A call to arms for the PR industry

Bob PickardThe PR industry is known for its influence. PR professionals and other corporate communicators shape opinions and behavior every day. They know how to craft content, connect communities on- and offline, and explain and affect public opinion. Climate advocates have been fairly immersed in PR and communications for some time, but why are we still hitting roadblocks? In this recent Holmes Report piece, Bob Pickard details several familiar challenges to communicating about climate – the fact that the issue is complex, the effects are gradual, and the results of action are often invisible, to name a few. But despite these challenges, Pickard concludes that the issue is fundamentally solvable – if only the best and brightest corporate PR firms get behind it.

The Climate Change PR Disaster

By Bob Pickard, Guest Writer for The Holmes Report & Huntsworth Asia-Pacific CEO
As a public relations professional for almost a quarter century (split about evenly between North America and Asia Pacific), for years I have been trying to make sense of global warming from a communications perspective.
As far as I’m concerned, global warming is by far the biggest long-term challenge that our world faces. This problem can only be addressed if it is thought to be important enough – and urgent enough – for people (both elites and mass society) to think and act differently about climate change than they have before, and to do so in concert with each other.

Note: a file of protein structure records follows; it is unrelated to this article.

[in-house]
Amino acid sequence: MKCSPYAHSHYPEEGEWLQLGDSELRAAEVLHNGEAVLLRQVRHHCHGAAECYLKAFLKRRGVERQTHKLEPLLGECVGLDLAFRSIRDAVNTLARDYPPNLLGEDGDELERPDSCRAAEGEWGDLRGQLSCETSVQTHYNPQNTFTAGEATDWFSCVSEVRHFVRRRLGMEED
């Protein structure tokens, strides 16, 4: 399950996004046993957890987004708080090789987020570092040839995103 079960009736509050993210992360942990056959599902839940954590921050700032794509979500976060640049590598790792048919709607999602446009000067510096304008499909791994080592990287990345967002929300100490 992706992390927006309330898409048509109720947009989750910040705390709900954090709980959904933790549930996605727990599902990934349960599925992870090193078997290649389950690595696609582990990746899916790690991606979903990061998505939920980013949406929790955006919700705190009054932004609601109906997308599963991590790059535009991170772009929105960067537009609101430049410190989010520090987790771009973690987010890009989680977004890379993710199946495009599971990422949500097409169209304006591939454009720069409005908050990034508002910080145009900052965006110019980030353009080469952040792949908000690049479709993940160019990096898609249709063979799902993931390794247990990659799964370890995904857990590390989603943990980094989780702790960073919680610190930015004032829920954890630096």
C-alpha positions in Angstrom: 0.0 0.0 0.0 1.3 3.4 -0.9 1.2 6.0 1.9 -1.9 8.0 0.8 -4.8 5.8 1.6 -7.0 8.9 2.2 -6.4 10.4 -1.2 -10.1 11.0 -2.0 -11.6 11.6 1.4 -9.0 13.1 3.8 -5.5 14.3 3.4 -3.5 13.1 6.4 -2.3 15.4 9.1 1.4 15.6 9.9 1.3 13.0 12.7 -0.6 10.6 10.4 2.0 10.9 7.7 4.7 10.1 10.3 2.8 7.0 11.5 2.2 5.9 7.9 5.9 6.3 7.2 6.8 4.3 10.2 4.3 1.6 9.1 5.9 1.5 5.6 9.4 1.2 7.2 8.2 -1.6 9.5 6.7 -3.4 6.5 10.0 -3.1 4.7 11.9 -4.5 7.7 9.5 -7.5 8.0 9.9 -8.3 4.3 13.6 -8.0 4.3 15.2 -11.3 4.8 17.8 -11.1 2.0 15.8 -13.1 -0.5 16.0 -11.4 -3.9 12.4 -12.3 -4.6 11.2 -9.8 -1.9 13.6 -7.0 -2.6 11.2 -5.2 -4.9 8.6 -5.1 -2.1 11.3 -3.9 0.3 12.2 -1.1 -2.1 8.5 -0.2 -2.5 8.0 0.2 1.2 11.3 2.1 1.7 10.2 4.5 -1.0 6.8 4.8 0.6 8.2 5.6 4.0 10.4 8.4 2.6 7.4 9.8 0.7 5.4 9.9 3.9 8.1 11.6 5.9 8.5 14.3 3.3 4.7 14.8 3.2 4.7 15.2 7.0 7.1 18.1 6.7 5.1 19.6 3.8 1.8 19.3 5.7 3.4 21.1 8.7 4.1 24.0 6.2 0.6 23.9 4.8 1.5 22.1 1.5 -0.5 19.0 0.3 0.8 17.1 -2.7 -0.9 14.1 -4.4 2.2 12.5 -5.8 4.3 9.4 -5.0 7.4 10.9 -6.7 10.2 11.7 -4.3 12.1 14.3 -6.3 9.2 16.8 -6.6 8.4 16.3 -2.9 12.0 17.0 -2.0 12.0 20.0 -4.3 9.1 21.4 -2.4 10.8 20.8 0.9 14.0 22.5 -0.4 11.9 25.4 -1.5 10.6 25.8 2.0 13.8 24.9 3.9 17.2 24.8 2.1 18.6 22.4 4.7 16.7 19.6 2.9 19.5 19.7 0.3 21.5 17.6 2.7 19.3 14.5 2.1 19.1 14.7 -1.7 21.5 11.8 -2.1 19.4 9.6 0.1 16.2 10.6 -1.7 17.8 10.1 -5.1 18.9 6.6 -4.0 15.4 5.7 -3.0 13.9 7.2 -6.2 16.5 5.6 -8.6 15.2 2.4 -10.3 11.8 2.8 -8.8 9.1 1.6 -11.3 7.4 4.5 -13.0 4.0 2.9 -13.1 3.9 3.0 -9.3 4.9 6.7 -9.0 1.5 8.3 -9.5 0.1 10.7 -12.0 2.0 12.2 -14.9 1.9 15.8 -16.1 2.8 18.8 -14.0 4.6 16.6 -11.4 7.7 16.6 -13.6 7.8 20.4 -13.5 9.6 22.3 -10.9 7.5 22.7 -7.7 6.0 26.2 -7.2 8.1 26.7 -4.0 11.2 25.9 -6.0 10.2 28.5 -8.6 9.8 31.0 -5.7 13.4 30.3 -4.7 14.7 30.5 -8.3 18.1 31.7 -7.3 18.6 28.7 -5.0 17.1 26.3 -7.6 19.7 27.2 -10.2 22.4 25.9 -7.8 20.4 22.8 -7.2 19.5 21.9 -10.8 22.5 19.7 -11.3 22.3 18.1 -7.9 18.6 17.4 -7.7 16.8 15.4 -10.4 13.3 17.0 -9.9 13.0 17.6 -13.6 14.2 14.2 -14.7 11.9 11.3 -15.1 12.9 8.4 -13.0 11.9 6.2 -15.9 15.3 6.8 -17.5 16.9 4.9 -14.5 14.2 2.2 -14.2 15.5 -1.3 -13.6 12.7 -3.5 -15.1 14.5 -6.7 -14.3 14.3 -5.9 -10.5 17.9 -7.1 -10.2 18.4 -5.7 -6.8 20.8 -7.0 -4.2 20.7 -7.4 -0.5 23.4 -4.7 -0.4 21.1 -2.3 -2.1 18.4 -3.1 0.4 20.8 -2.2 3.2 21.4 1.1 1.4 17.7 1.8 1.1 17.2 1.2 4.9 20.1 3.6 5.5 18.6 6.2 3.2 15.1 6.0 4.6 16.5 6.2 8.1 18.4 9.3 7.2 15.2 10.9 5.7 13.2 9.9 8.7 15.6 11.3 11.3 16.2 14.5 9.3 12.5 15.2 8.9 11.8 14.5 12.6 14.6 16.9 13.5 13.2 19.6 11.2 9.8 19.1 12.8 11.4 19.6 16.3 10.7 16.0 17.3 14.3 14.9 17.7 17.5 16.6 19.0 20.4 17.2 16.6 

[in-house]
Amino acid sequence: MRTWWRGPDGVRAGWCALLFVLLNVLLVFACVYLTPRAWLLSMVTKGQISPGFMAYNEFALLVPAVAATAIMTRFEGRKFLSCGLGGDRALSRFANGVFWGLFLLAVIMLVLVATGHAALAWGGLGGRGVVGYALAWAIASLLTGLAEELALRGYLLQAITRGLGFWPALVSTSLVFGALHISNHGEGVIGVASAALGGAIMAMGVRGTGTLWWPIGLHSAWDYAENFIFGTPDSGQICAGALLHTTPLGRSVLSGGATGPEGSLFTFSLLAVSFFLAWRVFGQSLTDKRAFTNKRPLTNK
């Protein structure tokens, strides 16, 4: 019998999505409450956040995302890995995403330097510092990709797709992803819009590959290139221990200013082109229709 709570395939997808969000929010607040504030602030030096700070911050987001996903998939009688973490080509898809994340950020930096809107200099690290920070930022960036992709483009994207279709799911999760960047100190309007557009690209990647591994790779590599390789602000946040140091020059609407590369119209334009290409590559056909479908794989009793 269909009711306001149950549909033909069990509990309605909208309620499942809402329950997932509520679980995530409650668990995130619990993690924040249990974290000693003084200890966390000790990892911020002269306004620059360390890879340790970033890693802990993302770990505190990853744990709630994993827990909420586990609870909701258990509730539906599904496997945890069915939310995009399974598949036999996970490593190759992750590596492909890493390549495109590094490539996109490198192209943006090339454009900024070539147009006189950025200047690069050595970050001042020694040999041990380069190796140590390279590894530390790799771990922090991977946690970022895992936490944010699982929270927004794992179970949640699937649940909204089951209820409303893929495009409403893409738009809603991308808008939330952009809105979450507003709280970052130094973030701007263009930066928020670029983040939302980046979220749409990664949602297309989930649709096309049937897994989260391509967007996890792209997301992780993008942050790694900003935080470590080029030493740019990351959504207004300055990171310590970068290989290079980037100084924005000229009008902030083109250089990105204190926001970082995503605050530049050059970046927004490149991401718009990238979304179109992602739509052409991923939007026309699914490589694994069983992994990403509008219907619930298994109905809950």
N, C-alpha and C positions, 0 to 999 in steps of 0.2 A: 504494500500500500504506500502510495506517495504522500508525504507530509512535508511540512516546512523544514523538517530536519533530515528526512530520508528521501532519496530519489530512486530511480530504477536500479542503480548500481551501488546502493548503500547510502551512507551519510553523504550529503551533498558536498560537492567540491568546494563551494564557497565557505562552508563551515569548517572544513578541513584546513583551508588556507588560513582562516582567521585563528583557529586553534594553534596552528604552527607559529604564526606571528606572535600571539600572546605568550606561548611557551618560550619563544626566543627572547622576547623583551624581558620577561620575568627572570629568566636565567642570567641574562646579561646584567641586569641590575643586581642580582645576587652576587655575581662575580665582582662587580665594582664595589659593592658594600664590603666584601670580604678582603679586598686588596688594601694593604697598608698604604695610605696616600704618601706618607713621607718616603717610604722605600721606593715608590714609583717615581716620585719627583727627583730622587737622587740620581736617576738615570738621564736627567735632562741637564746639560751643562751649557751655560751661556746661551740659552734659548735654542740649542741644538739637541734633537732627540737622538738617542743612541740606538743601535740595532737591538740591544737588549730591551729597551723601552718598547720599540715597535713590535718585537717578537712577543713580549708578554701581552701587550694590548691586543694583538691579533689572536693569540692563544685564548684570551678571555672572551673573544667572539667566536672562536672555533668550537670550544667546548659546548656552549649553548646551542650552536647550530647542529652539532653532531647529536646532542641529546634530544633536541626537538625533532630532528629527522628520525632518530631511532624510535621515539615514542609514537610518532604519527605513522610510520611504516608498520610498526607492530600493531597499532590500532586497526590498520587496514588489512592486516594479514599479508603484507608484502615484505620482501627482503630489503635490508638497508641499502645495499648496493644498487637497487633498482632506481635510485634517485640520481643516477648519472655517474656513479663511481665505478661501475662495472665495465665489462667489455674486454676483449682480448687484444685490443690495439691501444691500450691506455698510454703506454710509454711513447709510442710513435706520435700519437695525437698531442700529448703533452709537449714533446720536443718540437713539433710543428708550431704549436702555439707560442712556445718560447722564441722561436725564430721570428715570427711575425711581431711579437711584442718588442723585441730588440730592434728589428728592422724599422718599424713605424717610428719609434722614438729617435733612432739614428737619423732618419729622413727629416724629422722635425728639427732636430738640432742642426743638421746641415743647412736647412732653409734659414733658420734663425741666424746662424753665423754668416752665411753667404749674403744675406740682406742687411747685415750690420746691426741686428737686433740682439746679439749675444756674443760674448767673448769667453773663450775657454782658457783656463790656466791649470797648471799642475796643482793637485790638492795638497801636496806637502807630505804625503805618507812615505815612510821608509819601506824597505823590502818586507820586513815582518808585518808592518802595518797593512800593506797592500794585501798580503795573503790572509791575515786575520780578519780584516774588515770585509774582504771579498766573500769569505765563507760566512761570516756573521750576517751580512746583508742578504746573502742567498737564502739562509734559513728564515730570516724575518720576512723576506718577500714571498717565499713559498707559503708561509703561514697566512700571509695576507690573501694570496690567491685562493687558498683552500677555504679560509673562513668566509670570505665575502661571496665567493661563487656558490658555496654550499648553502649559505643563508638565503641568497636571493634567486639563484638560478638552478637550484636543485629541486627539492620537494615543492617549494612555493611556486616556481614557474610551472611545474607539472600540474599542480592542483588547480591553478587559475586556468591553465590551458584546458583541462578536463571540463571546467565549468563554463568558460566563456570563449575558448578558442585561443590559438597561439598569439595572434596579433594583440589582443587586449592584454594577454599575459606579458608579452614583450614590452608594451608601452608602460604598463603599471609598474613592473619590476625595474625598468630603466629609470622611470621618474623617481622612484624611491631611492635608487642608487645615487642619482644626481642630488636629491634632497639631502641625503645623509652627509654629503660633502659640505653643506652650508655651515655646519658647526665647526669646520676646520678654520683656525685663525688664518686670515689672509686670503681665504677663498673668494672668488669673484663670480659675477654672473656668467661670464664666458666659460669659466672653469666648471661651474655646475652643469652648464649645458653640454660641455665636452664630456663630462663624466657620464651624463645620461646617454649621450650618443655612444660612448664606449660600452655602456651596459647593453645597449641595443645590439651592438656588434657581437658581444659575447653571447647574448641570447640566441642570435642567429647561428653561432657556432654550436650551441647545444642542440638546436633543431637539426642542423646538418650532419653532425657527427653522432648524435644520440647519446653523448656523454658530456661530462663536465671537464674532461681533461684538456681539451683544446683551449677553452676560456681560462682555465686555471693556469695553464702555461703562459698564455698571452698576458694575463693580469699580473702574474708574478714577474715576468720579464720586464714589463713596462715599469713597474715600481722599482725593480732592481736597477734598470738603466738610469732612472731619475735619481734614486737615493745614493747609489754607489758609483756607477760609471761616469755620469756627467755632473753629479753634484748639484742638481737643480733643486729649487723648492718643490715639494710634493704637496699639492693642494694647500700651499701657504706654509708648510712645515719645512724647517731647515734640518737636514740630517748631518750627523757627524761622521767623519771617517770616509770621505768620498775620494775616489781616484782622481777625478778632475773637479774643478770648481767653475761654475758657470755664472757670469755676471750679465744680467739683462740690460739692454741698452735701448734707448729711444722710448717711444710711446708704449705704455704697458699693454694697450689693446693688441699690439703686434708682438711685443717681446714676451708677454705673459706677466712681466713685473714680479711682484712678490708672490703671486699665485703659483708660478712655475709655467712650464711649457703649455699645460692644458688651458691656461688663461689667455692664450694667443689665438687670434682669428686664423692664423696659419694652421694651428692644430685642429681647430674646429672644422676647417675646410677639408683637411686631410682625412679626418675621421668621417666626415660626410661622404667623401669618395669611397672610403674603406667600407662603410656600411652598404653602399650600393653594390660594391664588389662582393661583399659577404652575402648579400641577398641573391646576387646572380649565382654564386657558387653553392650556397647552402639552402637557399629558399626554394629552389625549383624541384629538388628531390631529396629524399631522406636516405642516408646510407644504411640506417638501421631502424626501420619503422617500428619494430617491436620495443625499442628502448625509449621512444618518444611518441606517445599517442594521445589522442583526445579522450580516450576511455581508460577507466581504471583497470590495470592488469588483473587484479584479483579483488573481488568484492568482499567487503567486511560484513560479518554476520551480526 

I can only see that happening if the public relations efforts around climate change improve dramatically. That’s because right now, current communications – while no doubt earnest and sincere – are just not getting the job done (if, indeed, it can be done against the many daunting obstacles which this post will attempt to partially describe).
Getting the whole world to believe and behave differently is a tall order, but that’s what we PR people do every day in the service of multinational corporations. I think global warming should be a ‘call to arms’ for the PR profession, because we’re supposed to be better than anyone at the mastery of persuasion that’s so conspicuously lacking from existing climate change communications.
Read more here.

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